WJCS  Vol.4 No.3 , March 2014
Heart Surgery Practice in Sub Saharan Africa: Single Nigerian Institutional Midterm Results and Challenges
Abstract: Background: The majority of prospective cardiac surgical patients in sub Saharan Africa lack access to open heart surgery. We reviewed our midterm results to identify the obstacles to growth and challenges with sustainability. Methods: Records of patients undergoing heart surgery at LASUTH from December 2004 to March 2006 were retrospectively reviewed for clinical and outcome data. Results: Twenty four patients age 10-50, mean 28.0 +/? 10.49 years and 13 (54.2%) males underwent surgery. 12 (50.0%) patients had mechanical valve replacements, 11 (45.8%) closure of septal defects and 1 (4.2%) left atrial myxoma resection. Logistic euroscore for valve patients was 5.81 +/? 4.74 while observed mortality was 8.3% (1/12). Overall 30 days operative mortality was 8.3% (2/24) and major morbidity 4.2% (1/24). Patients with septal defects closure stopped clinic visits within a year. Valve patients follow up was complete in 90.1% with mean duration of 55.2 +/? 15.3 months. Late events occurred only in females with mitral valve replacements. The 5-year freedom from thromboembolism and bleeding was 74.0% and survival 82.0% in valve patients. Conclusion: Despite limited resources heart surgery can safely be performed with good outcomes by trained local personnel under supervision of visiting foreign teams until they are proficient to operate independently. Patients with less complex congenital defects have excellent postsurgical outcomes, while patients with rheumatic valve replacement are subject to ongoing valve related morbidity and mortality therefore require lifetime follow up. Choice of prosthetic valve for the mostly indigent and poorly educated population remains a challenge. We now prefer stented tissue valve despite its known limitations, in child bearing age females desirous of childbirth and others unlikely to comply with anticoagulation regimen. Barriers to sustainability include poor infrastructures, few skilled manpower, inadequate funding and restricted patient access due to inability to pay without third party insurance or government Medicaid.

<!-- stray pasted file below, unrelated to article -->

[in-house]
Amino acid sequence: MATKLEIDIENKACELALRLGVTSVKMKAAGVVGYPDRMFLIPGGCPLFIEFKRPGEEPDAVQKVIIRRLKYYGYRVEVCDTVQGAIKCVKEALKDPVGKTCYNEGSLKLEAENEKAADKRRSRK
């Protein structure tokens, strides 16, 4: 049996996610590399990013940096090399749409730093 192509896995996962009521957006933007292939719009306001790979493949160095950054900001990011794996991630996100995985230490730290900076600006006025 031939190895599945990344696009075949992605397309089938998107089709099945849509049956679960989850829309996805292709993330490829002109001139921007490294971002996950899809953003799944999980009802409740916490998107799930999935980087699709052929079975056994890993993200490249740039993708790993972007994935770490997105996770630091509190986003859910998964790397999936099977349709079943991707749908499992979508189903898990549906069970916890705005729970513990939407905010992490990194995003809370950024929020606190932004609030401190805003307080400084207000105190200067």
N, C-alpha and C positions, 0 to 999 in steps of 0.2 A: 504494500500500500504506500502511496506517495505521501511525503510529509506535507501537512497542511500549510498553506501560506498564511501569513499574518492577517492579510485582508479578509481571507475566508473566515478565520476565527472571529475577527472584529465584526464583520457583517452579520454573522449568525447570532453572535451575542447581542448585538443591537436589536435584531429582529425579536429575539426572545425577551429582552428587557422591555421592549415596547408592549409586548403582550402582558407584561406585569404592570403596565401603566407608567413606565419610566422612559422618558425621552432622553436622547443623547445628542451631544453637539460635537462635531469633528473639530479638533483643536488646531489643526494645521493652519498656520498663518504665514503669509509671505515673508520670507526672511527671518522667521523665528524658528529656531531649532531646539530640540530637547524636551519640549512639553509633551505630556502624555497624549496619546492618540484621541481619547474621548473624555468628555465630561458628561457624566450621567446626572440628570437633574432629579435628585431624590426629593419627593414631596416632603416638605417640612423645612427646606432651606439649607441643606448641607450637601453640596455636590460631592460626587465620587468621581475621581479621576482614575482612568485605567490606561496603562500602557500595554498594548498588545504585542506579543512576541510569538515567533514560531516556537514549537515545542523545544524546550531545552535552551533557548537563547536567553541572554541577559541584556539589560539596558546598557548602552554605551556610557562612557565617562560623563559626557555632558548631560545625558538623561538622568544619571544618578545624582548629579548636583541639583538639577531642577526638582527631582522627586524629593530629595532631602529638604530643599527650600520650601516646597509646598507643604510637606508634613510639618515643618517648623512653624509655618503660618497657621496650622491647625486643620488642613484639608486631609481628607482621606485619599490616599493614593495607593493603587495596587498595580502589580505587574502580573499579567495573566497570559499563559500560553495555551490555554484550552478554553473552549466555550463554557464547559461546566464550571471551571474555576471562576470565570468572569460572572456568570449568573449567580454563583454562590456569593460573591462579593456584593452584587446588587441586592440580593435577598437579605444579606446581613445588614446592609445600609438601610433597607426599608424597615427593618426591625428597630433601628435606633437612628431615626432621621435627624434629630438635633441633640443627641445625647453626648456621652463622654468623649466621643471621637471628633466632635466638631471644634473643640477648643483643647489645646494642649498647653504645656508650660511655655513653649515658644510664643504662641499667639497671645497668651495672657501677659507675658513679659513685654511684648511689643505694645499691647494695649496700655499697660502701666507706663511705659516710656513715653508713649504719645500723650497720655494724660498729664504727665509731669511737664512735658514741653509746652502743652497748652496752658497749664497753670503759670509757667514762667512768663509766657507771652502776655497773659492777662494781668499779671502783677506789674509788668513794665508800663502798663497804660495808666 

Cite this paper: Nwiloh, J. , Oludara, M. and Adebola, P. (2014) Heart Surgery Practice in Sub Saharan Africa: Single Nigerian Institutional Midterm Results and Challenges. World Journal of Cardiovascular Surgery, 4, 35-41. doi: 10.4236/wjcs.2014.43006.

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